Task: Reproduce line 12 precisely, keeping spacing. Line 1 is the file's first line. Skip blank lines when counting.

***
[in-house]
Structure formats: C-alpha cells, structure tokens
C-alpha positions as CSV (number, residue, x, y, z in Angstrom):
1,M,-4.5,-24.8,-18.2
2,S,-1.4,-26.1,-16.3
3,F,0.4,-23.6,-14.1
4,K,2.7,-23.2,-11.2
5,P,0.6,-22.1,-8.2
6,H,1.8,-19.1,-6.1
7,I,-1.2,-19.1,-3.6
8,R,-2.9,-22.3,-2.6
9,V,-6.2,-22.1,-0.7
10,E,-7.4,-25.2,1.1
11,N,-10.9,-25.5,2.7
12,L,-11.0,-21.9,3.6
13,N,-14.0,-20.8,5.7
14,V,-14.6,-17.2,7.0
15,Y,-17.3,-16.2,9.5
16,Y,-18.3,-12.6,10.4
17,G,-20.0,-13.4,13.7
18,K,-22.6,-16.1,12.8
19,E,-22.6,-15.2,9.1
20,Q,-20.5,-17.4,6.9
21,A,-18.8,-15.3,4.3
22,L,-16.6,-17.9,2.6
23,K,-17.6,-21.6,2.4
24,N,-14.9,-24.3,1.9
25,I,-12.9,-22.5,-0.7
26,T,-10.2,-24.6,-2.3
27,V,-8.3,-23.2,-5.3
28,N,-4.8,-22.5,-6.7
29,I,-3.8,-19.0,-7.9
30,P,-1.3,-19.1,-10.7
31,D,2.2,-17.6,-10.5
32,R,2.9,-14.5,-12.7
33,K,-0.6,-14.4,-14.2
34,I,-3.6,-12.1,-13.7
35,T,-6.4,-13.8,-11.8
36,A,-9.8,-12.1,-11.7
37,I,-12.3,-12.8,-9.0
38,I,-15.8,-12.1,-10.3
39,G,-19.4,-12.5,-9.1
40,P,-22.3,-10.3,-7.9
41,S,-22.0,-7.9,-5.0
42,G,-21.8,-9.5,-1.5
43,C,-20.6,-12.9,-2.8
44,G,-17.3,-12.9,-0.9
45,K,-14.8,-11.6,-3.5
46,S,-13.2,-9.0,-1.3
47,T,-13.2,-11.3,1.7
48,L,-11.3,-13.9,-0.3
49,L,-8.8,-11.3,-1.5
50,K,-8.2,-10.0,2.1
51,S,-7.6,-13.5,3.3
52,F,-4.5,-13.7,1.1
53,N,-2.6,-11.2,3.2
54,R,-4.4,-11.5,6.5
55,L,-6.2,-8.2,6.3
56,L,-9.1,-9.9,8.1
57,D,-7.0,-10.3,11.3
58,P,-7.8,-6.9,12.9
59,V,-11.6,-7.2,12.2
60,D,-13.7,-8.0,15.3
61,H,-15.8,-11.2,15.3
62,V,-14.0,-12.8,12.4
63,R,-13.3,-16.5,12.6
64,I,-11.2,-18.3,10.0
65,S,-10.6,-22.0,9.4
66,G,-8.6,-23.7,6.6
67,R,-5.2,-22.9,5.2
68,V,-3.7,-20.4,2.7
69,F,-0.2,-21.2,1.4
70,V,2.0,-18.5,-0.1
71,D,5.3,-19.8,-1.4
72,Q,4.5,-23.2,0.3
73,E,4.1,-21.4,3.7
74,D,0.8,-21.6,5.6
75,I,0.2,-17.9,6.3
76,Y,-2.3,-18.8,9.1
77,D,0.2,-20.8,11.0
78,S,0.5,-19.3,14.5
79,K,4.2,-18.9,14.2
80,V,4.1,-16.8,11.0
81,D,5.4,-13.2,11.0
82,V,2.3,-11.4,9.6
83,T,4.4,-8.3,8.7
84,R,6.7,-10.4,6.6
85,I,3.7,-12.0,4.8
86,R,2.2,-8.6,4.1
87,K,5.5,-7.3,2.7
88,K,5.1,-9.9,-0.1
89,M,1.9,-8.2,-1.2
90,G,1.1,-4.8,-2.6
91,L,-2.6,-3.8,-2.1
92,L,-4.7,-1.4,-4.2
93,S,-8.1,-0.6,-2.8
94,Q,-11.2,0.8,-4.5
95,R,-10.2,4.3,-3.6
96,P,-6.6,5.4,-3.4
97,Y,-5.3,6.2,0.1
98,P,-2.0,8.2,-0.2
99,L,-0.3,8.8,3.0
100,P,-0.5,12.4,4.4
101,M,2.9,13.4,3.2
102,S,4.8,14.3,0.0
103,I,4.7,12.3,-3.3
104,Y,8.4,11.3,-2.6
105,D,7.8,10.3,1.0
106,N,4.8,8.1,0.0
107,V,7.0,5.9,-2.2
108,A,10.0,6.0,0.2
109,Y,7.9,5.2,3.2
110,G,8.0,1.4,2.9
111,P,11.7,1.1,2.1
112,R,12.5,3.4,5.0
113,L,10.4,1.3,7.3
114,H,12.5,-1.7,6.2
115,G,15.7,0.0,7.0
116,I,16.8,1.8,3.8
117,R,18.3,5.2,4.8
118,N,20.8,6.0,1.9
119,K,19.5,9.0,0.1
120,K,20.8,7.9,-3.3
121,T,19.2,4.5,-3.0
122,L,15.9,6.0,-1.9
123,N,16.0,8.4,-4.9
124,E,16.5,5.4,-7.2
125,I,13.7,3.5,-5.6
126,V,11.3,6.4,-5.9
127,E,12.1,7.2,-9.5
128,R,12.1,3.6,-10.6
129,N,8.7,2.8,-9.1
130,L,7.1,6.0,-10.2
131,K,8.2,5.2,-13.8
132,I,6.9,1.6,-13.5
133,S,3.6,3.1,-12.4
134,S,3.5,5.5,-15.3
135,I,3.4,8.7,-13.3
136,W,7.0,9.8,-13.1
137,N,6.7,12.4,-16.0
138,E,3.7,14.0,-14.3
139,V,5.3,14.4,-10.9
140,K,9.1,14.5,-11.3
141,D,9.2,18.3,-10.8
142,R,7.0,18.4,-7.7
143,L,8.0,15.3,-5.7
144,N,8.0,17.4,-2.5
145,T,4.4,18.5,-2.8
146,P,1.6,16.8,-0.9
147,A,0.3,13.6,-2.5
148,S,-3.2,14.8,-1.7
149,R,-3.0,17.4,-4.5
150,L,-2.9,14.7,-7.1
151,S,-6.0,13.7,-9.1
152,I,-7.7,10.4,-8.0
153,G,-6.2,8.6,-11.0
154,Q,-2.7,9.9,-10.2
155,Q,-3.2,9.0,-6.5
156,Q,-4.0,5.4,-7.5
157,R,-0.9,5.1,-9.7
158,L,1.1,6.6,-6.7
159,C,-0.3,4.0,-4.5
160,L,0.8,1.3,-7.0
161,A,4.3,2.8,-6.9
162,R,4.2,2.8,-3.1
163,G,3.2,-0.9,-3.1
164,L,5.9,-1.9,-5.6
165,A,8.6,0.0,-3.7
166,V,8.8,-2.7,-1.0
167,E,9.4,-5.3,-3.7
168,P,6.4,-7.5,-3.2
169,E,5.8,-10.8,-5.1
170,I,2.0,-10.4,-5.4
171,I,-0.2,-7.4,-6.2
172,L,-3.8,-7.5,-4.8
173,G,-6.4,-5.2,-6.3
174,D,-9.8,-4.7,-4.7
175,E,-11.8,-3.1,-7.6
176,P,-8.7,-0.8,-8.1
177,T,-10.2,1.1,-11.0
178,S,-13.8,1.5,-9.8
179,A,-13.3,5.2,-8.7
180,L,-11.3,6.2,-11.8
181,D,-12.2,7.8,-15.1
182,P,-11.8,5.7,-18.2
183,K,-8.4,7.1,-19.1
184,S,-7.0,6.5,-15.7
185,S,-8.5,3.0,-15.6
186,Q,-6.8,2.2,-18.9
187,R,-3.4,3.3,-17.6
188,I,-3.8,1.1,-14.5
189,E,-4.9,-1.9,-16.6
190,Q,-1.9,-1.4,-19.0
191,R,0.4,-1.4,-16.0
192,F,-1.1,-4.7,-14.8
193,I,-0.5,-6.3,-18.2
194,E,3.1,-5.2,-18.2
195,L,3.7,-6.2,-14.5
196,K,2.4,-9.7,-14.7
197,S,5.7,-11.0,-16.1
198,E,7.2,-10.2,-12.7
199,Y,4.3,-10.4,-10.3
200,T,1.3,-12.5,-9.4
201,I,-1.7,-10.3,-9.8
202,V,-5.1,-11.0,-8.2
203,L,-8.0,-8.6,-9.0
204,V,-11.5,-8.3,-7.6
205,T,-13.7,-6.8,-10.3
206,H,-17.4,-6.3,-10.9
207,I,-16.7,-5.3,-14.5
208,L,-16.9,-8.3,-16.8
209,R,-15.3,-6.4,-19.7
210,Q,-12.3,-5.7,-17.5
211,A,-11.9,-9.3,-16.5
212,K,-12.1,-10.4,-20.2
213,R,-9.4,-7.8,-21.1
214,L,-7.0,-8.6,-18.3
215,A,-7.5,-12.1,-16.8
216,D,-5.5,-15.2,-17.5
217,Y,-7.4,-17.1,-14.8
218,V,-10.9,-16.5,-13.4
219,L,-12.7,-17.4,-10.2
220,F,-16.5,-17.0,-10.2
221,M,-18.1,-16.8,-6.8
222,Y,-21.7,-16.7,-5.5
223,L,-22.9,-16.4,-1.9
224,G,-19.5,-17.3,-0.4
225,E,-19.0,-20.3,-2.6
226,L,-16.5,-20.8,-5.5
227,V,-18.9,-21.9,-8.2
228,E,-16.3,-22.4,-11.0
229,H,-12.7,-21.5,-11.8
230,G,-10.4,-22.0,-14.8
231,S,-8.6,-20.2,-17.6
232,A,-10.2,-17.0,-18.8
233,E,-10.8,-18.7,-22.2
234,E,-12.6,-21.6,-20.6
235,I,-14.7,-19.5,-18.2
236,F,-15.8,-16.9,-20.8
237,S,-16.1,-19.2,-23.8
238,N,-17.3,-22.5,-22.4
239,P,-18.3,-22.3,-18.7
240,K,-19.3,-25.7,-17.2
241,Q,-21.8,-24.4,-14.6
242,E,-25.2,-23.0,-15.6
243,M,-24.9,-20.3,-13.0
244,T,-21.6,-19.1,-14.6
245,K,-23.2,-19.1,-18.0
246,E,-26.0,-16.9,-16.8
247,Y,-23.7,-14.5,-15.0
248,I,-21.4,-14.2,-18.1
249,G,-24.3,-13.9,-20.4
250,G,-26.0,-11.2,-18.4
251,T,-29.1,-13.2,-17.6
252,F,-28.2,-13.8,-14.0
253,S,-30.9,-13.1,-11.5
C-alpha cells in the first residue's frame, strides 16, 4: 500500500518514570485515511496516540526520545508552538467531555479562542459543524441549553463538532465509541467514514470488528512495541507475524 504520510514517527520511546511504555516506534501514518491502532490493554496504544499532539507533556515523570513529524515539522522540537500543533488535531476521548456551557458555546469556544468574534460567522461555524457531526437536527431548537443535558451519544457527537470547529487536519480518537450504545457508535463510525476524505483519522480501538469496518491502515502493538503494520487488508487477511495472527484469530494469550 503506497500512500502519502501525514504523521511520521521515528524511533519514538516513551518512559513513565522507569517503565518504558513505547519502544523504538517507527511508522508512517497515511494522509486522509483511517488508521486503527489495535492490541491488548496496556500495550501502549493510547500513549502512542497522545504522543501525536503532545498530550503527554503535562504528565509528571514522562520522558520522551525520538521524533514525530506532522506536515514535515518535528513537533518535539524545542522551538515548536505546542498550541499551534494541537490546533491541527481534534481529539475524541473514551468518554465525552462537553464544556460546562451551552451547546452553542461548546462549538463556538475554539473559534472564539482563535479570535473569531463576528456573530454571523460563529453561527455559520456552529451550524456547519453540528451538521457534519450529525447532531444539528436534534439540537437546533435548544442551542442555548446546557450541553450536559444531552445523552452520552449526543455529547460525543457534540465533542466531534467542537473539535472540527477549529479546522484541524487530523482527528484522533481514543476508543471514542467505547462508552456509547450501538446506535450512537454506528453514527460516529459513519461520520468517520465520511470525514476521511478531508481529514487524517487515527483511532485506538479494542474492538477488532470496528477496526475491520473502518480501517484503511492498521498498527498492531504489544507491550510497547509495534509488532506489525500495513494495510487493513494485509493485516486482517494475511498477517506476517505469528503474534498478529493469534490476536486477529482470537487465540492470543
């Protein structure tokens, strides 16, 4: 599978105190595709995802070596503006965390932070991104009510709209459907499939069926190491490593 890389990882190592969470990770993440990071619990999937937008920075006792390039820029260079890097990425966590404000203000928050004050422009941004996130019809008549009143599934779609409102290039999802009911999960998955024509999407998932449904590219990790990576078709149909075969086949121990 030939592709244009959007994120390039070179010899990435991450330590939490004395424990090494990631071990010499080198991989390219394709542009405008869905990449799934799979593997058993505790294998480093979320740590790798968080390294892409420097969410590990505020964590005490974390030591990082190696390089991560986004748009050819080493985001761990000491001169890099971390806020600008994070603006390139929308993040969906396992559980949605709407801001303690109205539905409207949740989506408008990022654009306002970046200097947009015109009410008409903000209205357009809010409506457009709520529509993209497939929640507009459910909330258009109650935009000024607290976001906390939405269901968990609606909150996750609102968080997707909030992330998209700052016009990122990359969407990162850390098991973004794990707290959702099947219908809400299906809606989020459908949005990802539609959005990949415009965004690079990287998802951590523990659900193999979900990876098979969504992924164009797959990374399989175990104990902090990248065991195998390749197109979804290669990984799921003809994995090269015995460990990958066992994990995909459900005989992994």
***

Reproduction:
9,V,-6.2,-22.1,-0.7